Actuators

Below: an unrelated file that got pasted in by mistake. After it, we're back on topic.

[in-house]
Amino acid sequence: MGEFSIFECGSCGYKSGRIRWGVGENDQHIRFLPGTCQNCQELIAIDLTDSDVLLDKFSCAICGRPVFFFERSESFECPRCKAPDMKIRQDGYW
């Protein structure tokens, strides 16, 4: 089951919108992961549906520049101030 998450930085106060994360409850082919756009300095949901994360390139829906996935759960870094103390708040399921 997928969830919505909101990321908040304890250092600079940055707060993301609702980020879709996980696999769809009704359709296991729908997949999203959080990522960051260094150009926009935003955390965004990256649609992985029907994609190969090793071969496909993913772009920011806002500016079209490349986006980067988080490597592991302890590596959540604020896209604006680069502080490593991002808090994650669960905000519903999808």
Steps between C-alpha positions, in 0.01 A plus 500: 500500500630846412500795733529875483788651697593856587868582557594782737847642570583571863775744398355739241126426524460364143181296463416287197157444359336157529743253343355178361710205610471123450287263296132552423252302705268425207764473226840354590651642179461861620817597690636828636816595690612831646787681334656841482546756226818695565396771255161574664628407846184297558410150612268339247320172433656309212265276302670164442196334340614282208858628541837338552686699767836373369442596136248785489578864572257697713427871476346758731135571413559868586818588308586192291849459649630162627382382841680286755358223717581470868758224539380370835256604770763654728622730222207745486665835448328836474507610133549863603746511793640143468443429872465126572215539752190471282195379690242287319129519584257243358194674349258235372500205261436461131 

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Used in a wide range of automation equipment, including directional control valves and temperature control equipment, actuators are responsible for determining how and when a mechanism will function. All that an actuator needs to function is a control signal of some kind and an energy supply, typically an electric current. When the device in question receives its predetermined control signal, the actuator responds. It usually does this by process of changing the energy received into a mechanical motion, such as opening a valve. Where an electronic system is using an actuator, software can also be used to guide the function and this is especially useful for more complex operations like those used by robots or industrial machinery. An example of an actuator which is manufactured for use within industrial systems is a shock absorber. These are rated according to the maximum impact force they can handle as well as the energy consumption they require to run. A number of shock absorber accessories are also available, such as stopper nuts and foot brackets. Another type, solenoid actuators, work like any electromagnet to create a field when current is passed through it. They, therefore, allow electric systems to do physical work and are rated by their lifting force in Newtons. Holding solenoids and rotary solenoids are other versions which are also frequently used in industrial settings.